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Cerebellar and premotor activity during a non-fatiguing grip task reflects motor fatigue in relapsing-remitting multiple sclerosis

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Fatigue is a common and highly disabling symptom of multiple sclerosis. Patients experience an effort-independent general subjective feeling of fatigue as well as excessive fatigability when engaging in physical or mental activity. Previous research using functional magnetic resonance imaging (fMRI) has revealed heterogeneous findings, but some evidence implicates the motor system. To identify brain correlates of fatigue, 44 mildly impaired patients with relapsing-remitting multiple sclerosis and 25 age- and gender-matched healthy controls underwent functional magnetic resonance imaging at 3 Tesla, while they performed alternating blocks of rest and a non-fatiguing precision grip task. We investigated neural correlates of fatigue using the motor subscore of Fatigue Scale for Motor and Cognitive Functions (FSMCMOTOR) using the bilateral motor cerebellum, putamen, and dorsal premotor cortex as regions of interest. Patients and healthy controls performed the grip force task equally well without being fatigued. In patients, task-related activity in lobule VI of right motor cerebellum changed in proportion with individual FSMCMOTOR scores. In right dorsal premotor cortex, linear increases in activity across consecutive task blocks scaled with individual FSMCMOTOR scores in healthy controls, but not in patients. In premotor and dorsomedial prefrontal areas, patients were impaired at upscaling task-related activity the more they were affected by motor fatigue. The results support the notion that increased sensorimotor processing in the cerebellum contributes to the experience of motor fatigue and fatigability in multiple sclerosis. Additionally, downscaling of motivational input or sensorimotor processing in prefrontal and premotor areas may constitute an additional pathophysiological factor.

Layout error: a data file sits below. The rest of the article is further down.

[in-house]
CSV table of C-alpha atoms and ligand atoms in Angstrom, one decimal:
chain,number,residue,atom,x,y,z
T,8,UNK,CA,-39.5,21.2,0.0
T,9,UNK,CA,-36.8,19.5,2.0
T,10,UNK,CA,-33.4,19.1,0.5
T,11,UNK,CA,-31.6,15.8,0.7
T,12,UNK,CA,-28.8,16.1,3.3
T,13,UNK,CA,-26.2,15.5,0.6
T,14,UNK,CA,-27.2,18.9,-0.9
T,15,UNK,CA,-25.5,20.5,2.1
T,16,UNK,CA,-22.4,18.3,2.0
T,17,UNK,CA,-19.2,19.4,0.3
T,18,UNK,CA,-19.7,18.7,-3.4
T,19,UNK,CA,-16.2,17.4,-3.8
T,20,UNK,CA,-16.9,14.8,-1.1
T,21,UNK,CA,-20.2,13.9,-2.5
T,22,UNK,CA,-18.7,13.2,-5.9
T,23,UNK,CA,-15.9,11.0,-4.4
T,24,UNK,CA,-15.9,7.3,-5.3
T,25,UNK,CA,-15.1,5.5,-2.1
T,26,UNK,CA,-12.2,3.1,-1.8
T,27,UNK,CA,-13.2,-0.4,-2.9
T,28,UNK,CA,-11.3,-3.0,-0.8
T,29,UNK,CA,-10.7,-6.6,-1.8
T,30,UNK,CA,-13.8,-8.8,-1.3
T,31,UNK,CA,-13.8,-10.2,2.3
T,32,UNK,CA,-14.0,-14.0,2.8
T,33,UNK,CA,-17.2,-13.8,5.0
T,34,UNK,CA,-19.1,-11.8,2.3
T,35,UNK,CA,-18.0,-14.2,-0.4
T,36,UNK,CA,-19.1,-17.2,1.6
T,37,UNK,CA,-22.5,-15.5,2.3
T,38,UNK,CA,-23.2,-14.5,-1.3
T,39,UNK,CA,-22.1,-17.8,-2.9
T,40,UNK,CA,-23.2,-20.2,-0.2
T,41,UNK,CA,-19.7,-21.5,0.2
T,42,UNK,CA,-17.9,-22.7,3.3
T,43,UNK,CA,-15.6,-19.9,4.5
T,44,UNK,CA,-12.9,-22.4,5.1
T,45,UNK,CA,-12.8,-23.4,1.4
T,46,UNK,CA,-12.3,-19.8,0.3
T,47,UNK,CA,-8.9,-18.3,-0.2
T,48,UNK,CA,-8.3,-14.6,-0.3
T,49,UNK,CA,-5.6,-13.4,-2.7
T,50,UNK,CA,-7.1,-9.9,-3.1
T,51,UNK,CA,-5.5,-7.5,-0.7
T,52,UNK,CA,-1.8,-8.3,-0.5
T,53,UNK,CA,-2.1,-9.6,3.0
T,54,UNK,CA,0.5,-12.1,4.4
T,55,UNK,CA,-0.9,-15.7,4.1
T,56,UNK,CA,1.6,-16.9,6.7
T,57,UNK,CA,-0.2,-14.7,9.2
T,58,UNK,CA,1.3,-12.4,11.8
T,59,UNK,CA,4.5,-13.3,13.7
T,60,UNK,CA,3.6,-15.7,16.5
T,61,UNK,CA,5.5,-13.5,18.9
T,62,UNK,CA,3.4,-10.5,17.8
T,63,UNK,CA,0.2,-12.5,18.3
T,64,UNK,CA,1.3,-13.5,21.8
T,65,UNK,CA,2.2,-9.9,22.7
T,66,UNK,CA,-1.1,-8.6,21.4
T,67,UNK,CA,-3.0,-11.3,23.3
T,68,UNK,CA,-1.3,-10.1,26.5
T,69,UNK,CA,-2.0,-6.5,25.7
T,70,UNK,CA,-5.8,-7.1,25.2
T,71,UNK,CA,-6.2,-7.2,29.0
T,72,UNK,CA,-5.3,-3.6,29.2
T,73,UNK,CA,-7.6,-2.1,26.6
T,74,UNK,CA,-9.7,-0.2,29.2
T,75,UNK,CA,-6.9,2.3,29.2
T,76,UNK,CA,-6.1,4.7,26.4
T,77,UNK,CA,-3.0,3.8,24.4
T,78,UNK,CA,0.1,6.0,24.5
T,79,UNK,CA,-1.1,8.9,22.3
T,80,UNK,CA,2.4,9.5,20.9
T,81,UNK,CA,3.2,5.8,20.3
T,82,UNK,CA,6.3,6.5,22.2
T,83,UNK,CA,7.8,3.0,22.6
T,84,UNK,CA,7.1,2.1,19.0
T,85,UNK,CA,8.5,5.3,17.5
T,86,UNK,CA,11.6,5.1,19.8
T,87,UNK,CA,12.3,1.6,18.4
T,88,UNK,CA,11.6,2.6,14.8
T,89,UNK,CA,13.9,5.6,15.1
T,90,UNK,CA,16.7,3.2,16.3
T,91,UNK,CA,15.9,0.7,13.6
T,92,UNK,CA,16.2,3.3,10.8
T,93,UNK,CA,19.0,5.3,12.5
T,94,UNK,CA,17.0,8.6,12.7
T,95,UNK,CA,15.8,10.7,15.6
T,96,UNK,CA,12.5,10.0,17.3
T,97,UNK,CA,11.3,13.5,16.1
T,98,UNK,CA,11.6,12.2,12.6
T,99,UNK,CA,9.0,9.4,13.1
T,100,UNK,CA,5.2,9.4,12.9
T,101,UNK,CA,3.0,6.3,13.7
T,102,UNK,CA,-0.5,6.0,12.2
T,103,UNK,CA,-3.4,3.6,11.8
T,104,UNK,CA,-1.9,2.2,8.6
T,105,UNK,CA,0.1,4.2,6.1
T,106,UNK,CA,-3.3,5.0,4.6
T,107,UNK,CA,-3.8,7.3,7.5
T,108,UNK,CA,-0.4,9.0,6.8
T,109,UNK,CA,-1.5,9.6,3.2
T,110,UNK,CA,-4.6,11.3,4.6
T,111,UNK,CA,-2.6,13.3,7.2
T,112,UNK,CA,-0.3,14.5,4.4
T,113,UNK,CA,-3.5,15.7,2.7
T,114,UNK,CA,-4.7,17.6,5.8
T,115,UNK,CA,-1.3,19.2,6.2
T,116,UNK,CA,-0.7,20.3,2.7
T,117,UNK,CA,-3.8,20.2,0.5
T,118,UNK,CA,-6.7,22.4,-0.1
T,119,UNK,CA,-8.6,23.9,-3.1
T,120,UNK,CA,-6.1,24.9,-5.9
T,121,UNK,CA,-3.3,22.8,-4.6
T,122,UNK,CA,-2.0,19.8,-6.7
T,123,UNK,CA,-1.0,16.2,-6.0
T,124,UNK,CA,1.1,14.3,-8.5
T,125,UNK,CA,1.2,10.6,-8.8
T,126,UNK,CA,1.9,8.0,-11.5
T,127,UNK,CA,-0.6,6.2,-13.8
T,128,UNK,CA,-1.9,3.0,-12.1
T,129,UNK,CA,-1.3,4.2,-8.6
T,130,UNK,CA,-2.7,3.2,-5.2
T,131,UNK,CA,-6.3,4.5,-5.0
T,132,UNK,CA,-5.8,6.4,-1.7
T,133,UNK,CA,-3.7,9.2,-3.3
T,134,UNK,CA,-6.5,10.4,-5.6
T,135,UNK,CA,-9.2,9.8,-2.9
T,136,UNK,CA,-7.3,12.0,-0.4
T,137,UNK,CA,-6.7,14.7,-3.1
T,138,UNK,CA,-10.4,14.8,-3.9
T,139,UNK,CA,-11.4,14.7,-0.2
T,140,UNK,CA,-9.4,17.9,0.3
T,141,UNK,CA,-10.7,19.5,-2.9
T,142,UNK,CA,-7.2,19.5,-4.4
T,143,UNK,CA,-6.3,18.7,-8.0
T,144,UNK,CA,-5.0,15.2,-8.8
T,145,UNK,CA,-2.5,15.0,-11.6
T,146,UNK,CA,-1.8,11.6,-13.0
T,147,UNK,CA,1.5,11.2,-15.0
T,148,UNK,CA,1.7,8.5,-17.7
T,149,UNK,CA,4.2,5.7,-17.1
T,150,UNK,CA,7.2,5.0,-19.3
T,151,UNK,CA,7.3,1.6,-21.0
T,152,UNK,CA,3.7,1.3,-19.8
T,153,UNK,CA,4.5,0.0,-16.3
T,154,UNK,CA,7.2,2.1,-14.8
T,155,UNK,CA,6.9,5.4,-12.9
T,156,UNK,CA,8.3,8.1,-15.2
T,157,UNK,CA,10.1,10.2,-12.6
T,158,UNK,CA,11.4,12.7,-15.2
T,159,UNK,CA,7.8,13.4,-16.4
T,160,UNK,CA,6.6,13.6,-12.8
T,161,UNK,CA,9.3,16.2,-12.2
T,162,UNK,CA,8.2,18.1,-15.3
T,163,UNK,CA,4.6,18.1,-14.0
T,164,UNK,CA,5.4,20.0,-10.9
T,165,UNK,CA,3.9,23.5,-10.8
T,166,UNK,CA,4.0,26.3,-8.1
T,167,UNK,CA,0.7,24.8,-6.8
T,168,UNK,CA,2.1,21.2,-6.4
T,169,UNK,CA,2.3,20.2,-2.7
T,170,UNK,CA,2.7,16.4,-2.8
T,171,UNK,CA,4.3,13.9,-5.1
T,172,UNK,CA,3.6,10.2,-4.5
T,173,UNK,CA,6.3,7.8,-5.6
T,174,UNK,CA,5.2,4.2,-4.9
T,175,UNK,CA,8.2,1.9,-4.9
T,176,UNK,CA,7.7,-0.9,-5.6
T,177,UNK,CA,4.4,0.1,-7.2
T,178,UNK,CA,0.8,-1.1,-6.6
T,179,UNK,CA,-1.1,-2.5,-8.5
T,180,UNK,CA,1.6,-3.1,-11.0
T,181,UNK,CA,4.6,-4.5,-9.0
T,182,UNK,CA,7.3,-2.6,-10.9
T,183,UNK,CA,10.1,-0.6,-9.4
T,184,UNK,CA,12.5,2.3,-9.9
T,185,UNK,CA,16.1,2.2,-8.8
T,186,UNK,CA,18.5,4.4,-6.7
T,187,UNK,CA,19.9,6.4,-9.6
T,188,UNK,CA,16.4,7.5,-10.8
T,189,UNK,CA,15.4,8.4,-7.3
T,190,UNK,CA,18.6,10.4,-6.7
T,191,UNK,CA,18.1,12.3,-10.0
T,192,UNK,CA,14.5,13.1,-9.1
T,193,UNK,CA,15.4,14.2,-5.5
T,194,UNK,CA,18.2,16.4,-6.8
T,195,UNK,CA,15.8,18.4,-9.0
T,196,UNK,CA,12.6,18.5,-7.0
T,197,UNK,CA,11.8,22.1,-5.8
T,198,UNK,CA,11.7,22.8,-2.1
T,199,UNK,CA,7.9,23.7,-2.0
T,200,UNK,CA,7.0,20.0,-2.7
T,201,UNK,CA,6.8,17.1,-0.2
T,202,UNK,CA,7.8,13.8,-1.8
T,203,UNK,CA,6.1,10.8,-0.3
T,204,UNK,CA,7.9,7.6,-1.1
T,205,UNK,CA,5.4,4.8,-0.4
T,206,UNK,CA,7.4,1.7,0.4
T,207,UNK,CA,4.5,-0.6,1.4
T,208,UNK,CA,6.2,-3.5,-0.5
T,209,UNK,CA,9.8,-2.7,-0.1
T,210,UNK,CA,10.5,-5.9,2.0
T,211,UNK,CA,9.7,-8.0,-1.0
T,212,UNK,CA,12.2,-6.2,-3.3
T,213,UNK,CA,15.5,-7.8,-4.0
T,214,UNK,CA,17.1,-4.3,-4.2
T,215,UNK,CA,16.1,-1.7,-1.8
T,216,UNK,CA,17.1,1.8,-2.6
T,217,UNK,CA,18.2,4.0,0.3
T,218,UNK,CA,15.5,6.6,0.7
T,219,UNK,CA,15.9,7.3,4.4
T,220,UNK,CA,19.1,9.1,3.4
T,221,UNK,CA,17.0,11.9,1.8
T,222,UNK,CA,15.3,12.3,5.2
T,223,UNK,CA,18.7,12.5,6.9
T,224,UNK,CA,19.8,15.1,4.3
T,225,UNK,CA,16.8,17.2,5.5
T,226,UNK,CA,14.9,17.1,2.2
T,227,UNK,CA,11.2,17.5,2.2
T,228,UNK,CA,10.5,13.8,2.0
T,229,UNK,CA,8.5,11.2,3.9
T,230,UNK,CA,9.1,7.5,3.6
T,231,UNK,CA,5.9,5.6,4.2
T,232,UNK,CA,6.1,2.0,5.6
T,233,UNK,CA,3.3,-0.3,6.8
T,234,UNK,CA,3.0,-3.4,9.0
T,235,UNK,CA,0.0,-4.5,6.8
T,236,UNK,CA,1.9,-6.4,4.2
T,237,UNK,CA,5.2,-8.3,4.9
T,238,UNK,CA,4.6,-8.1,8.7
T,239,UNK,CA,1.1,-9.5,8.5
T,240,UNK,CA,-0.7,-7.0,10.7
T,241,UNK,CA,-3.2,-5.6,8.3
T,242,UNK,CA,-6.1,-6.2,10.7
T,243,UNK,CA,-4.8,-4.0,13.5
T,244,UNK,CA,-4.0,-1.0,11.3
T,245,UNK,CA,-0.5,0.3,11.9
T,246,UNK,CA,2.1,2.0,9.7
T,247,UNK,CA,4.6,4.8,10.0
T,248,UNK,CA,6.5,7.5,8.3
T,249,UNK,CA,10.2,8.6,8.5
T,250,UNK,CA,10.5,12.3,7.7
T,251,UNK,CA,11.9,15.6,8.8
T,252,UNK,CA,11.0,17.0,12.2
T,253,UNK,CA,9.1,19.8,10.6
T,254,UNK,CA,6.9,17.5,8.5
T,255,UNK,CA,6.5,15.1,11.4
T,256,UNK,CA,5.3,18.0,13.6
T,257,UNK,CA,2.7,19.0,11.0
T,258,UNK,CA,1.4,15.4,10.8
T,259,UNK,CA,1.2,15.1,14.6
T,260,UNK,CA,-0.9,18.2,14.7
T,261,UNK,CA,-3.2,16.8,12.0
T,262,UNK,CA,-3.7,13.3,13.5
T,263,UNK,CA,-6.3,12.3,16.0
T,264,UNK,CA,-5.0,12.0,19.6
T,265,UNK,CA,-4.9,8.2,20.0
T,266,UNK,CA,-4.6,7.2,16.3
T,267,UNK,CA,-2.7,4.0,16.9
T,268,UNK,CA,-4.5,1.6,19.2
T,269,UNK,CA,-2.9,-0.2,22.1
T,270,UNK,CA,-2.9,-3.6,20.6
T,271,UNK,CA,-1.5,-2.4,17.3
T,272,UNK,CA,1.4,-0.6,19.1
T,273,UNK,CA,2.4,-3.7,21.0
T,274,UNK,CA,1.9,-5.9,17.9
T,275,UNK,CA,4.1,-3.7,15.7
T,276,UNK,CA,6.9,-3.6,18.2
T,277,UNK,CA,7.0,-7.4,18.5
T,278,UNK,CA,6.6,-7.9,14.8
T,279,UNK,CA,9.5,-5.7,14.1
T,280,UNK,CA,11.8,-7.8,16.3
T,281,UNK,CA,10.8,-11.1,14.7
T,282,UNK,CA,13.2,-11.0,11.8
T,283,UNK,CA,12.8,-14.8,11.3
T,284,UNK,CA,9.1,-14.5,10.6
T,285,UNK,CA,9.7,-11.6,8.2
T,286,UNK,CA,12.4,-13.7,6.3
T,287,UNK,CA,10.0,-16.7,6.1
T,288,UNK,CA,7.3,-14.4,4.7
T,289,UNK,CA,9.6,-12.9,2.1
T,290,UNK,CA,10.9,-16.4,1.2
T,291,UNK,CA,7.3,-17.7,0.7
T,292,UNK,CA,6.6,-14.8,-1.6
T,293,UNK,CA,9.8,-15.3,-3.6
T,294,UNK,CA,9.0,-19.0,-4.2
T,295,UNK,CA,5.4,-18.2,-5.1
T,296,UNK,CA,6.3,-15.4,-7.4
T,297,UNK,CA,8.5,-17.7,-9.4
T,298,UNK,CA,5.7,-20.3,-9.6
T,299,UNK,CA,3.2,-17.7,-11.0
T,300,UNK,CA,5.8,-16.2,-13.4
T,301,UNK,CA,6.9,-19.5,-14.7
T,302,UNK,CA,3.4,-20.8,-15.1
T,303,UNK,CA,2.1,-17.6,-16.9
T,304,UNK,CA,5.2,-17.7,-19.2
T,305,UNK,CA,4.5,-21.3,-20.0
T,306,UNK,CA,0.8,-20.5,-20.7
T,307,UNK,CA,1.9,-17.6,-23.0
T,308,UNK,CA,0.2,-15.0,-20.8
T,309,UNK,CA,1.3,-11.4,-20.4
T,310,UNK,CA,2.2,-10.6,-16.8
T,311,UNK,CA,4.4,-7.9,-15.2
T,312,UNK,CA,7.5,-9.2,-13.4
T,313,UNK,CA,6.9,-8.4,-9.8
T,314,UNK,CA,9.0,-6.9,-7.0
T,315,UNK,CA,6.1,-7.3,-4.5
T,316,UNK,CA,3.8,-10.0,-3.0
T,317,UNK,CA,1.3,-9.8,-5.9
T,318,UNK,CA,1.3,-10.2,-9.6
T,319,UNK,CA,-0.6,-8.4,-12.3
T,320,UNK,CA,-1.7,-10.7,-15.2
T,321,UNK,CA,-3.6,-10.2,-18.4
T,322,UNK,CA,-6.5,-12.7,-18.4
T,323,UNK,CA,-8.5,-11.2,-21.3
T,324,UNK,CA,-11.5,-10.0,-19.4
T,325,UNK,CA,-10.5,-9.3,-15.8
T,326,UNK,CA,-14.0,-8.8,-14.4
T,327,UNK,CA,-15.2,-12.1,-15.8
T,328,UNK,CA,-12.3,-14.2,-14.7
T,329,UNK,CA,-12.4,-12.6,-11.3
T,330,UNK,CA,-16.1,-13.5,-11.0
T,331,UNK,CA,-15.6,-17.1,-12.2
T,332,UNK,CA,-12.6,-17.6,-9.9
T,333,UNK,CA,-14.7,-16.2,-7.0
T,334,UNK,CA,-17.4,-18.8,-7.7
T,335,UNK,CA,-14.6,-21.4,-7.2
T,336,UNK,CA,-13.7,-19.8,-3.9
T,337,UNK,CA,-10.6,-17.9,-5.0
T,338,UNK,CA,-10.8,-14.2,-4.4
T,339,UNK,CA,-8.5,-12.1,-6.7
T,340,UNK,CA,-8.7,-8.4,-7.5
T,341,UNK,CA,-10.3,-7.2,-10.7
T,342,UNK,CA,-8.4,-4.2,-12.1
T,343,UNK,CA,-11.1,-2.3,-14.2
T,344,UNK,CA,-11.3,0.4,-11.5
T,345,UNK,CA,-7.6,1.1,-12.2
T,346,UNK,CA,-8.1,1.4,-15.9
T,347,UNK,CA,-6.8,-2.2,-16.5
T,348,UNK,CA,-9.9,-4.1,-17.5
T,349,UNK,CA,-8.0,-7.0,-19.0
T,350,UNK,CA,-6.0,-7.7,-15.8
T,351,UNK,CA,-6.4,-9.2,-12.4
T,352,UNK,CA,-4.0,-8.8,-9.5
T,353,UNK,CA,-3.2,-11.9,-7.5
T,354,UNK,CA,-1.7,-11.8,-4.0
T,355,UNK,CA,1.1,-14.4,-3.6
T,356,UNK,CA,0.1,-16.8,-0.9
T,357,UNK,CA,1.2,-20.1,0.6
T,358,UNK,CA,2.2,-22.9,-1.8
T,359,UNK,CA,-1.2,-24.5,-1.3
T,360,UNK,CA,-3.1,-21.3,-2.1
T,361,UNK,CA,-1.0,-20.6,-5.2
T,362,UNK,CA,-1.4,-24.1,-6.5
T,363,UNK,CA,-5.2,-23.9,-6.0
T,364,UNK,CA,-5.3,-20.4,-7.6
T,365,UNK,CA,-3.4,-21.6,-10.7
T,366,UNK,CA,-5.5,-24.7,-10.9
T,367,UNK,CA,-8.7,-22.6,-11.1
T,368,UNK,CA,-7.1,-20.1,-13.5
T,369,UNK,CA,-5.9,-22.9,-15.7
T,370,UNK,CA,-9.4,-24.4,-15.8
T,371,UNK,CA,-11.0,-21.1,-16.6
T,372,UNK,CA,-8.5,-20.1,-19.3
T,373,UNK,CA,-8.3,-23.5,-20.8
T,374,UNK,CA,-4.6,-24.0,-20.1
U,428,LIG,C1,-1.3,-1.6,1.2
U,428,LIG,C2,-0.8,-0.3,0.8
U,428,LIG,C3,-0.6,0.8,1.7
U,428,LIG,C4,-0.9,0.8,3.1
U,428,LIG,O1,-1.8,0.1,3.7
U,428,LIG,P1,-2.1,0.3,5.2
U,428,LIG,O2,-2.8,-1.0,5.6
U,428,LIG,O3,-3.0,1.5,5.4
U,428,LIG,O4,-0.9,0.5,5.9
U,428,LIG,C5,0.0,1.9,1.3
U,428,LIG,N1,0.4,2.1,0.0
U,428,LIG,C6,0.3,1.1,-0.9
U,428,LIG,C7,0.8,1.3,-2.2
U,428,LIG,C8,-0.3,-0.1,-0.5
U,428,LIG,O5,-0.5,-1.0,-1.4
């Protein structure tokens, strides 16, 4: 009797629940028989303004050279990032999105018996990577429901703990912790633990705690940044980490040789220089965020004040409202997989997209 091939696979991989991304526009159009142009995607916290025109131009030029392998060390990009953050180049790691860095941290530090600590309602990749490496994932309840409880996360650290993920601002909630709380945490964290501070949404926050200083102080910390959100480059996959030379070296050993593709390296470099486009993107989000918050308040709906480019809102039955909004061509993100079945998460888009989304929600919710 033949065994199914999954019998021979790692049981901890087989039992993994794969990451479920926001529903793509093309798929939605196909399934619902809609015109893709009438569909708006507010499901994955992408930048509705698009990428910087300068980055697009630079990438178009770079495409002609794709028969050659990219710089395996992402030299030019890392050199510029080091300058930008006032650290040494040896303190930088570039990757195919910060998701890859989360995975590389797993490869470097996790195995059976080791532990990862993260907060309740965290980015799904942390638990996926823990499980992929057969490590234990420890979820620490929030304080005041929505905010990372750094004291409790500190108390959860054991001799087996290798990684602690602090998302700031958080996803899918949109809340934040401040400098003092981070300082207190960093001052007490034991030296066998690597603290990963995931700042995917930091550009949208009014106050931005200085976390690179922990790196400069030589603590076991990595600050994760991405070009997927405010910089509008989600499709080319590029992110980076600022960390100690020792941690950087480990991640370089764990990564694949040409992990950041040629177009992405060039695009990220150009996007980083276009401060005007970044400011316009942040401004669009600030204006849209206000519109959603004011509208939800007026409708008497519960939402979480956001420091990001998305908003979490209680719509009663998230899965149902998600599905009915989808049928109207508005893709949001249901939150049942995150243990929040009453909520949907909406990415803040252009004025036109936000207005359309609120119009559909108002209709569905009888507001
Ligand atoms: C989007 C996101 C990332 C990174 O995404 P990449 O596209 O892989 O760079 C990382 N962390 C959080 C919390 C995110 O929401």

Original languageEnglish
JournalPLoS One
Volume13
Issue number10
Pages (from-to)e0201162
ISSN1932-6203
DOIs
Publication statusPublished - 2018

ID: 55527956